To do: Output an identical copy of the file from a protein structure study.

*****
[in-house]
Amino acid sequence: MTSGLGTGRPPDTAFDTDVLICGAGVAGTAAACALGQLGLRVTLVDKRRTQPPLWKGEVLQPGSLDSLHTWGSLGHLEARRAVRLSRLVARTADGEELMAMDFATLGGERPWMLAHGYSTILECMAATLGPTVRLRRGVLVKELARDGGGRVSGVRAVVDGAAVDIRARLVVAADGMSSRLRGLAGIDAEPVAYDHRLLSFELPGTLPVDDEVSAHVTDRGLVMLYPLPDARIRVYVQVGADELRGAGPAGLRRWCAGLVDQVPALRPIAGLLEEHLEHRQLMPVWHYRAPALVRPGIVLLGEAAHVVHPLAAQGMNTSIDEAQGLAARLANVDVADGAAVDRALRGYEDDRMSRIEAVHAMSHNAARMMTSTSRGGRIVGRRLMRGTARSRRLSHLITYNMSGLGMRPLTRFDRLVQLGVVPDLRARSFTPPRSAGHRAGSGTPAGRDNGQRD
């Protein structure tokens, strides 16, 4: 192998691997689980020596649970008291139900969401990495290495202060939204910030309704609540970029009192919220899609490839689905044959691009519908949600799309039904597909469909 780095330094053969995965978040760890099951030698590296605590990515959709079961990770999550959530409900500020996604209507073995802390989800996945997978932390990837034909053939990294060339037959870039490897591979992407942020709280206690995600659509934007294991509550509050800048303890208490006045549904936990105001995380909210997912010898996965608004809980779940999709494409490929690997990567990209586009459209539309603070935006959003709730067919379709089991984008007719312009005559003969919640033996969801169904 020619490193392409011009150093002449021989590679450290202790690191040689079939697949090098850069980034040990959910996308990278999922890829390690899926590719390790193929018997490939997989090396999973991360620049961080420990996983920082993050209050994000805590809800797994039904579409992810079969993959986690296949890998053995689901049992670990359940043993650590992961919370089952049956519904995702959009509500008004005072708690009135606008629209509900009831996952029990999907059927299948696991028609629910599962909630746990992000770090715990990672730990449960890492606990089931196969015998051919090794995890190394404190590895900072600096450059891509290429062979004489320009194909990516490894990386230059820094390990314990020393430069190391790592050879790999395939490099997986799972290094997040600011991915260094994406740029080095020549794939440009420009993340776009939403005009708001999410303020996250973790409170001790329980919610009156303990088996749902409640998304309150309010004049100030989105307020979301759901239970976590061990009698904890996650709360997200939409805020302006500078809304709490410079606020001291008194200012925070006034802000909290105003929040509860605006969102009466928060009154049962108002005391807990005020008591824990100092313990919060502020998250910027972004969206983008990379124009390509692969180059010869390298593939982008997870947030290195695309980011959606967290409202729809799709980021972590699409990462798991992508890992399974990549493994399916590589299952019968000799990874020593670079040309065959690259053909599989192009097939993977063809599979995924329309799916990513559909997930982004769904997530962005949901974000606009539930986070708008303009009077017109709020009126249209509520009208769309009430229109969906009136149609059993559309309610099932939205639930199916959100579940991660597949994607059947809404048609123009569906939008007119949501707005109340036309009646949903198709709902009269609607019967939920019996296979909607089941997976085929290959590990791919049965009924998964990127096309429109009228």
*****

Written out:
[in-house]
Amino acid sequence: MTSGLGTGRPPDTAFDTDVLICGAGVAGTAAACALGQLGLRVTLVDKRRTQPPLWKGEVLQPGSLDSLHTWGSLGHLEARRAVRLSRLVARTADGEELMAMDFATLGGERPWMLAHGYSTILECMAATLGPTVRLRRGVLVKELARDGGGRVSGVRAVVDGAAVDIRARLVVAADGMSSRLRGLAGIDAEPVAYDHRLLSFELPGTLPVDDEVSAHVTDRGLVMLYPLPDARIRVYVQVGADELRGAGPAGLRRWCAGLVDQVPALRPIAGLLEEHLEHRQLMPVWHYRAPALVRPGIVLLGEAAHVVHPLAAQGMNTSIDEAQGLAARLANVDVADGAAVDRALRGYEDDRMSRIEAVHAMSHNAARMMTSTSRGGRIVGRRLMRGTARSRRLSHLITYNMSGLGMRPLTRFDRLVQLGVVPDLRARSFTPPRSAGHRAGSGTPAGRDNGQRD
């Protein structure tokens, strides 16, 4: 192998691997689980020596649970008291139900969401990495290495202060939204910030309704609540970029009192919220899609490839689905044959691009519908949600799309039904597909469909 780095330094053969995965978040760890099951030698590296605590990515959709079961990770999550959530409900500020996604209507073995802390989800996945997978932390990837034909053939990294060339037959870039490897591979992407942020709280206690995600659509934007294991509550509050800048303890208490006045549904936990105001995380909210997912010898996965608004809980779940999709494409490929690997990567990209586009459209539309603070935006959003709730067919379709089991984008007719312009005559003969919640033996969801169904 020619490193392409011009150093002449021989590679450290202790690191040689079939697949090098850069980034040990959910996308990278999922890829390690899926590719390790193929018997490939997989090396999973991360620049961080420990996983920082993050209050994000805590809800797994039904579409992810079969993959986690296949890998053995689901049992670990359940043993650590992961919370089952049956519904995702959009509500008004005072708690009135606008629209509900009831996952029990999907059927299948696991028609629910599962909630746990992000770090715990990672730990449960890492606990089931196969015998051919090794995890190394404190590895900072600096450059891509290429062979004489320009194909990516490894990386230059820094390990314990020393430069190391790592050879790999395939490099997986799972290094997040600011991915260094994406740029080095020549794939440009420009993340776009939403005009708001999410303020996250973790409170001790329980919610009156303990088996749902409640998304309150309010004049100030989105307020979301759901239970976590061990009698904890996650709360997200939409805020302006500078809304709490410079606020001291008194200012925070006034802000909290105003929040509860605006969102009466928060009154049962108002005391807990005020008591824990100092313990919060502020998250910027972004969206983008990379124009390509692969180059010869390298593939982008997870947030290195695309980011959606967290409202729809799709980021972590699409990462798991992508890992399974990549493994399916590589299952019968000799990874020593670079040309065959690259053909599989192009097939993977063809599979995924329309799916990513559909997930982004769904997530962005949901974000606009539930986070708008303009009077017109709020009126249209509520009208769309009430229109969906009136149609059993559309309610099932939205639930199916959100579940991660597949994607059947809404048609123009569906939008007119949501707005109340036309009646949903198709709902009269609607019967939920019996296979909607089941997976085929290959590990791919049965009924998964990127096309429109009228």